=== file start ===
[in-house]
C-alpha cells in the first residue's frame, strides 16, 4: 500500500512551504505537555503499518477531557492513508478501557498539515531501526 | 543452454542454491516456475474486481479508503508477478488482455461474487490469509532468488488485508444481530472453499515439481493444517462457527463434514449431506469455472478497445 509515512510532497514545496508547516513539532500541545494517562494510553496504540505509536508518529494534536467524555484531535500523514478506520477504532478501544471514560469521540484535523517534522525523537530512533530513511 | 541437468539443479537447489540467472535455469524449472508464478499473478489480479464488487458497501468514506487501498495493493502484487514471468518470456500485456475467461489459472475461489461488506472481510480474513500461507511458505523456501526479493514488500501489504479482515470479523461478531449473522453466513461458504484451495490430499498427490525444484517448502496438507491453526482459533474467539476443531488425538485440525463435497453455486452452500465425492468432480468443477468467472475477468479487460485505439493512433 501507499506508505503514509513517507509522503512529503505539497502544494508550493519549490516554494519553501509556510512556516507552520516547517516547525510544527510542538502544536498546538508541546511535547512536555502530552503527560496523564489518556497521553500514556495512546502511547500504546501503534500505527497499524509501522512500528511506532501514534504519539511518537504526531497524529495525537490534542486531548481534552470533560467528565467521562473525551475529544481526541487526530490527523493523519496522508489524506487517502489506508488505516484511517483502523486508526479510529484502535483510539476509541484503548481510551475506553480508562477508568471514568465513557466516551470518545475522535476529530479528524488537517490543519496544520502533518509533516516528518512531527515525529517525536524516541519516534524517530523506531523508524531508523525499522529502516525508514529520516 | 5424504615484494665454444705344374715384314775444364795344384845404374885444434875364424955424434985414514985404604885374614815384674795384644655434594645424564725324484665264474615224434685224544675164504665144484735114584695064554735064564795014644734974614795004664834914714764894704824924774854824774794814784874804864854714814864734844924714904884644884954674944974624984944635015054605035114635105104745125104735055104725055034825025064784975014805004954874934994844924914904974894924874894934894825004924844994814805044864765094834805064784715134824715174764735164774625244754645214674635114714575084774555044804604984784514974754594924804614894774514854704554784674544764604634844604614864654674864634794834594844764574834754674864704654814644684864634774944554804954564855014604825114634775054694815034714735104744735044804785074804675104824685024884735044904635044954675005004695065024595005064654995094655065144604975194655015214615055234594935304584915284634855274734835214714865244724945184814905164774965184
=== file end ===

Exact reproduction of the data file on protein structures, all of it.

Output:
[in-house]
C-alpha cells in the first residue's frame, strides 16, 4: 500500500512551504505537555503499518477531557492513508478501557498539515531501526 | 543452454542454491516456475474486481479508503508477478488482455461474487490469509532468488488485508444481530472453499515439481493444517462457527463434514449431506469455472478497445 509515512510532497514545496508547516513539532500541545494517562494510553496504540505509536508518529494534536467524555484531535500523514478506520477504532478501544471514560469521540484535523517534522525523537530512533530513511 | 541437468539443479537447489540467472535455469524449472508464478499473478489480479464488487458497501468514506487501498495493493502484487514471468518470456500485456475467461489459472475461489461488506472481510480474513500461507511458505523456501526479493514488500501489504479482515470479523461478531449473522453466513461458504484451495490430499498427490525444484517448502496438507491453526482459533474467539476443531488425538485440525463435497453455486452452500465425492468432480468443477468467472475477468479487460485505439493512433 501507499506508505503514509513517507509522503512529503505539497502544494508550493519549490516554494519553501509556510512556516507552520516547517516547525510544527510542538502544536498546538508541546511535547512536555502530552503527560496523564489518556497521553500514556495512546502511547500504546501503534500505527497499524509501522512500528511506532501514534504519539511518537504526531497524529495525537490534542486531548481534552470533560467528565467521562473525551475529544481526541487526530490527523493523519496522508489524506487517502489506508488505516484511517483502523486508526479510529484502535483510539476509541484503548481510551475506553480508562477508568471514568465513557466516551470518545475522535476529530479528524488537517490543519496544520502533518509533516516528518512531527515525529517525536524516541519516534524517530523506531523508524531508523525499522529502516525508514529520516 | 5424504615484494665454444705344374715384314775444364795344384845404374885444434875364424955424434985414514985404604885374614815384674795384644655434594645424564725324484665264474615224434685224544675164504665144484735114584695064554735064564795014644734974614795004664834914714764894704824924774854824774794814784874804864854714814864734844924714904884644884954674944974624984944635015054605035114635105104745125104735055104725055034825025064784975014805004954874934994844924914904974894924874894934894825004924844994814805044864765094834805064784715134824715174764735164774625244754645214674635114714575084774555044804604984784514974754594924804614894774514854704554784674544764604634844604614864654674864634794834594844764574834754674864704654814644684864634774944554804954564855014604825114634775054694815034714735104744735044804785074804675104824685024884735044904635044954675005004695065024595005064654995094655065144604975194655015214615055234594935304584915284634855274734835214714865244724945184814905164774965184